The recall votes are in, and Scott Walker has easily remained governor of Wisconsin. Walker won by seven points over Milwaukee mayor Tom Barrett, who is the same person he defeated in the election of 2010. Let it never be said that the Democratic Party is a political slug who believes its moral superiority entitles it to win elections simply by not being the other guy. Wait, I did that wrong—let it always be said that thing about the slug. There is a silver lining in the Wisconsin Democrats’ plan to do the same thing and get different results, though. Two elections between the same two guys two years apart give us a rare opportunity to isolate variables, and there happen to be two things different about Walker vs. Barrett 2010 and Walker vs. Barrett 2012: The Rewalkering. One, the Supreme Court declared limits on corporate political spending unconstitutional in Citizens United v. FEC. Two, the first Walker/Barrett tilt cost $18.9 million, whereas yesterday’s recall cost $63.5 million.
That’s a two-year increase of 236% in what it costs to run a state gubernatorial campaign. Granted, we’re talking about an especially prominent contest. The same bold moves that prompted this recall made Walker a rising conservative star, or maybe a conservative lightning rod—something high and potentially exploding, regardless. He was a state politician of national stature, which explains how he and his supporters spent $45.6 million as opposed to Barrett’s $17.9 million. That 45 mil does not include whatever it cost to call a bunch of people who signed the recall petition and tell them they didn’t need to vote in the actual election.
That’s abuse, though, and any electoral system would prohibit it. Sure, a system that allows anonymous donors to give unlimited money to third-party* organizations whose sole function is to influence a given election makes it a lot more difficult to punish such abuse, but whatever. We’re interested in the rules we make, not the certainty that jerks will break them. And in this case, the rules we made have made one salient difference.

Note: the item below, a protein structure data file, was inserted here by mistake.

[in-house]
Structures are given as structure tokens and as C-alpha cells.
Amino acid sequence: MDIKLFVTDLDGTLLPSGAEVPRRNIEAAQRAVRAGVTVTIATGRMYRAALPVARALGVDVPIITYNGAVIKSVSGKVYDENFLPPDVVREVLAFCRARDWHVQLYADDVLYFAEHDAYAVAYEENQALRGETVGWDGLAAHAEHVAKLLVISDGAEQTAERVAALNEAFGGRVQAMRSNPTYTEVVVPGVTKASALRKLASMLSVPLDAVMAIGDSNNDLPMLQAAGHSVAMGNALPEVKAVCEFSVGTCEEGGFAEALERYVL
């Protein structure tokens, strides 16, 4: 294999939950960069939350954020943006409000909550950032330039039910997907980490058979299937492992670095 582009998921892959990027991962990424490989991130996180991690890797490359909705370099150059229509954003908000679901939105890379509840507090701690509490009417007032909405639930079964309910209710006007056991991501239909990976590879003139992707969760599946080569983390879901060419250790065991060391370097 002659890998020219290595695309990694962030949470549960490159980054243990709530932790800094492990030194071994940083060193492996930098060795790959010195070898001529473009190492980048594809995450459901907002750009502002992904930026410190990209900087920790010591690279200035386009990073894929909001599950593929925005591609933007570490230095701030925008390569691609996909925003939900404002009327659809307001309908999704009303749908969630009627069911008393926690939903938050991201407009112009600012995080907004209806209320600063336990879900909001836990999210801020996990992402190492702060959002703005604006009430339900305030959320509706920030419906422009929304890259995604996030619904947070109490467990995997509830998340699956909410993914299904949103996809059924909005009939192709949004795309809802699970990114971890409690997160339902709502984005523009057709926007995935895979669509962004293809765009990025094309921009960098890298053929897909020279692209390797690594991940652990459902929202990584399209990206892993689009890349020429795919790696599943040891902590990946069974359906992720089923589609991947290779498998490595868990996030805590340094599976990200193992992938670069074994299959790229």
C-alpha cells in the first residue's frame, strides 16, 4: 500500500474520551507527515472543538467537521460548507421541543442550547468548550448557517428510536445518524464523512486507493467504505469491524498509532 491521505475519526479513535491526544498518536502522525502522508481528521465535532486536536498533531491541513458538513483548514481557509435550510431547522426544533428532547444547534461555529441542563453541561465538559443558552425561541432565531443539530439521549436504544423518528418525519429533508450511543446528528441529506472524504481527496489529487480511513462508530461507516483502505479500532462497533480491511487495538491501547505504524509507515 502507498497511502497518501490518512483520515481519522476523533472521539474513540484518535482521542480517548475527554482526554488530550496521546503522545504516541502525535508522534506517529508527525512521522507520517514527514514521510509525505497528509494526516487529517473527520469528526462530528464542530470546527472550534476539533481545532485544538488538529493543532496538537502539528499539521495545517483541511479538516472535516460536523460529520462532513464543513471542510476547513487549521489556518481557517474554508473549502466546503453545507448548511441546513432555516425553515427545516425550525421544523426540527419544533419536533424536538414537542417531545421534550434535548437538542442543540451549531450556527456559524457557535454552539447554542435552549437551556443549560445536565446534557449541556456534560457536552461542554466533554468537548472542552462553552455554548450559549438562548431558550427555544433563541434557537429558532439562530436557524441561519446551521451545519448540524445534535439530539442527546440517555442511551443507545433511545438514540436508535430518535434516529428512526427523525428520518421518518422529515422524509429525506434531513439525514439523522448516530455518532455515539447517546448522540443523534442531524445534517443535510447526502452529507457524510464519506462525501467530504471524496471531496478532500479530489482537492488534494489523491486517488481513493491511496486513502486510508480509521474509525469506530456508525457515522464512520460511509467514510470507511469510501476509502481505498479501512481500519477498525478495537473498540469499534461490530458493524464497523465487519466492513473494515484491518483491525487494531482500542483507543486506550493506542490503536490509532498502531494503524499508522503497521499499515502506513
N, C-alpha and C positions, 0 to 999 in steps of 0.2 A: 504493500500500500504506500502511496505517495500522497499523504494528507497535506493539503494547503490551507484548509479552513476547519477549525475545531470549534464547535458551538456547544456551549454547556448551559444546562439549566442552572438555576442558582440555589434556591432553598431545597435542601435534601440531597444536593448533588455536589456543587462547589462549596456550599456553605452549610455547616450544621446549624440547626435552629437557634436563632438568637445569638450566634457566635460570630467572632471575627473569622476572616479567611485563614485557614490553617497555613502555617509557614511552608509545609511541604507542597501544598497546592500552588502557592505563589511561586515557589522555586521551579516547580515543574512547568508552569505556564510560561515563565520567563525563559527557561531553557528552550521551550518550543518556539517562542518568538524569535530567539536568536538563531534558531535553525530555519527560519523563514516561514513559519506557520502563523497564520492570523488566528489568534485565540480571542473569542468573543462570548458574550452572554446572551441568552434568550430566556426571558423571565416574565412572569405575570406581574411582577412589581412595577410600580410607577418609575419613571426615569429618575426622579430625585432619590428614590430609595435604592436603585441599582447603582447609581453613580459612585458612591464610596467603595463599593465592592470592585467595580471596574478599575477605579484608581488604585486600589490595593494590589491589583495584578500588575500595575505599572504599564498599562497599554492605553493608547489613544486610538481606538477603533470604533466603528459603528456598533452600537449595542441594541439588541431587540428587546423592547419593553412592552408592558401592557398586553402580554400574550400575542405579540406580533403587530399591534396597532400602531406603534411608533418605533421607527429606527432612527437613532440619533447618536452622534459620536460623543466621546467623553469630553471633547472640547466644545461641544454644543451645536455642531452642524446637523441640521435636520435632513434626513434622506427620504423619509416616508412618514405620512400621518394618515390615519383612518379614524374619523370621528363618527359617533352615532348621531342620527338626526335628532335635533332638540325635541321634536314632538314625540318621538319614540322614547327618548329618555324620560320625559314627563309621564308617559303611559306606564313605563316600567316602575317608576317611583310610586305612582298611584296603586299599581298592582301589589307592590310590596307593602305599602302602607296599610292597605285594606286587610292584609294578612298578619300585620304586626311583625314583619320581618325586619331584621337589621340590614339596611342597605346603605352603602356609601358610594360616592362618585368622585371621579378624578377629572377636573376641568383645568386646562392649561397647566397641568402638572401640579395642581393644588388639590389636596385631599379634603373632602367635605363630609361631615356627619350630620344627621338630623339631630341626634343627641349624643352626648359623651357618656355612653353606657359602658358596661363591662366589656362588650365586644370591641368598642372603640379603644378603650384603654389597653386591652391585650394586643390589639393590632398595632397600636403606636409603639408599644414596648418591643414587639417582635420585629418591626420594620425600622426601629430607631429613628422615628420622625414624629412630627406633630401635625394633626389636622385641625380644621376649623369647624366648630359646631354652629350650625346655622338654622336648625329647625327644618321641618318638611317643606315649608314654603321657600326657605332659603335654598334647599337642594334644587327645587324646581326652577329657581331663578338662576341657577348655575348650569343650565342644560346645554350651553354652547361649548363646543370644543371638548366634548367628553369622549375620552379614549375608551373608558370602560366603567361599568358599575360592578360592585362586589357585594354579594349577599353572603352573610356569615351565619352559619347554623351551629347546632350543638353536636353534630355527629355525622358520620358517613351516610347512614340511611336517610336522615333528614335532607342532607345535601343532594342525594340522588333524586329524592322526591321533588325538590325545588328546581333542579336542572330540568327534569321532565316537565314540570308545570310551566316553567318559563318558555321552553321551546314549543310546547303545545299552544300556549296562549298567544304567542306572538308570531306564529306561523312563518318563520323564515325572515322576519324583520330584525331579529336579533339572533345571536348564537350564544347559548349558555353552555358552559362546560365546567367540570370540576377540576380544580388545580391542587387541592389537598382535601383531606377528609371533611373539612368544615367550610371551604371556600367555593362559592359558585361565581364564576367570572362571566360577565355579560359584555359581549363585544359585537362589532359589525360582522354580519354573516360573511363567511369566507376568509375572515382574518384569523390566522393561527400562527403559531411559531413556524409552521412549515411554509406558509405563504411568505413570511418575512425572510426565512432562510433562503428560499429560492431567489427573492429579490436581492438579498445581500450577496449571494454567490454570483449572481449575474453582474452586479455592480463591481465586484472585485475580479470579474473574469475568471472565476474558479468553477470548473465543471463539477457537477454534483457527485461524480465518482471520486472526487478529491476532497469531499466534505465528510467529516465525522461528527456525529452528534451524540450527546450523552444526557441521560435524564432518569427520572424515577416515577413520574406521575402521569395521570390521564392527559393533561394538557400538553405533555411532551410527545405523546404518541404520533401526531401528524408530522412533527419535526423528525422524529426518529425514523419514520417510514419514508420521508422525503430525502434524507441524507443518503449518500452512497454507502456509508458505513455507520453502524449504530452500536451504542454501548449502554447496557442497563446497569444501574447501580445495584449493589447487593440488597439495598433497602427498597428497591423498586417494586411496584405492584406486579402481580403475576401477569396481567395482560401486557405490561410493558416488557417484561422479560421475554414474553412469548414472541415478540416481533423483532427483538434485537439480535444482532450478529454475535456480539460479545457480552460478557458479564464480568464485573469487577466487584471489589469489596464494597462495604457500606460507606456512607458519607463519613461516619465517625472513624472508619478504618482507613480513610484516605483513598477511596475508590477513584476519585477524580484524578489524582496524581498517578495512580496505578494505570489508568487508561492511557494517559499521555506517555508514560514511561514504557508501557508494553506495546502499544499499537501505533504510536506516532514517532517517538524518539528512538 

Lest you feel bad for Tom Barrett, consider that the money he and his supporters spent in this election nearly amounts to the total money spent by both candidates in the last one. Measured in dollars, his support system more than doubled in two years. Of course, his opponent’s financial support increased by a factor of four, which means that it doesn’t matter how well Barrett did at raising funds. Walker did better, again. In this way, these two candidates managed to achieve the same result by spending more than three times as much money.
That’s ironic, since the union-busting behavior that prompted this recall in the first place was undertaken to address Wisconsin’s budget shortfall. It’s only ironic if you consider economy and governance a means by which the people of Wisconsin could use their sum resources to address the problems of their state, however, like some kind of socialist. If you are some kind of American—and therefore consider economy and governance a grim war of all against all—you will recognize in the trebling of Wisconsin’s electoral spending a simple market phenomenon. More dollars enter the system. Ergo, each dollar is worth less.
In an electoral system where the candidates who spend the most money generally win, it doesn’t matter how much money you raise; what matters is how much more you raise than your opponent. To be more mathematically specific, what matters is the ratio. This year, Walker outspent Barrett by 2.5 to 1. In 2010, that ratio was 1.6 to 1. The difference between Walker’s and Barret’s spending in the 2010 campaign was only $4.1 million, whereas Walker’s edge in yesterday’s recall was $27.7 million. I’m hurling all these numbers at you to emphasize one principle: as the total amount spent on an election increases, what matters is not the addition and subtraction of dollars, but the multiplication.
It’s the ability to scale, in other words. That puts the voter—the individual who is not a corporation or union, but one person working with one person’s income—at a significant disadvantage. In 2010, the individual who donated the state-maximum $10,000 to Scott Walker’s gubernatorial campaign bought himself 1/1890th of the election. In 2012, the same donation got him 1/6350th. Of course, he could get around the state maximum contribution by donating his money to a Super PAC instead, in which case he could buy the same portion of influence for $33,600. But now we’ve exceeded Wisconsin’s per capita income.
So there is a concrete difference between electoral politics before Citizens United v. FEC and after. In 2010, the average Wisconsonian could give just under half his income to a candidate for governor, and that was it. In 2012, he is allowed to give as much as he wants, but he has to spend almost one-and-a-half times what he makes in a year to get the same result. The Supreme Court was right: money is speech, after all. It’s just that some people can now speak much, much louder than everybody else.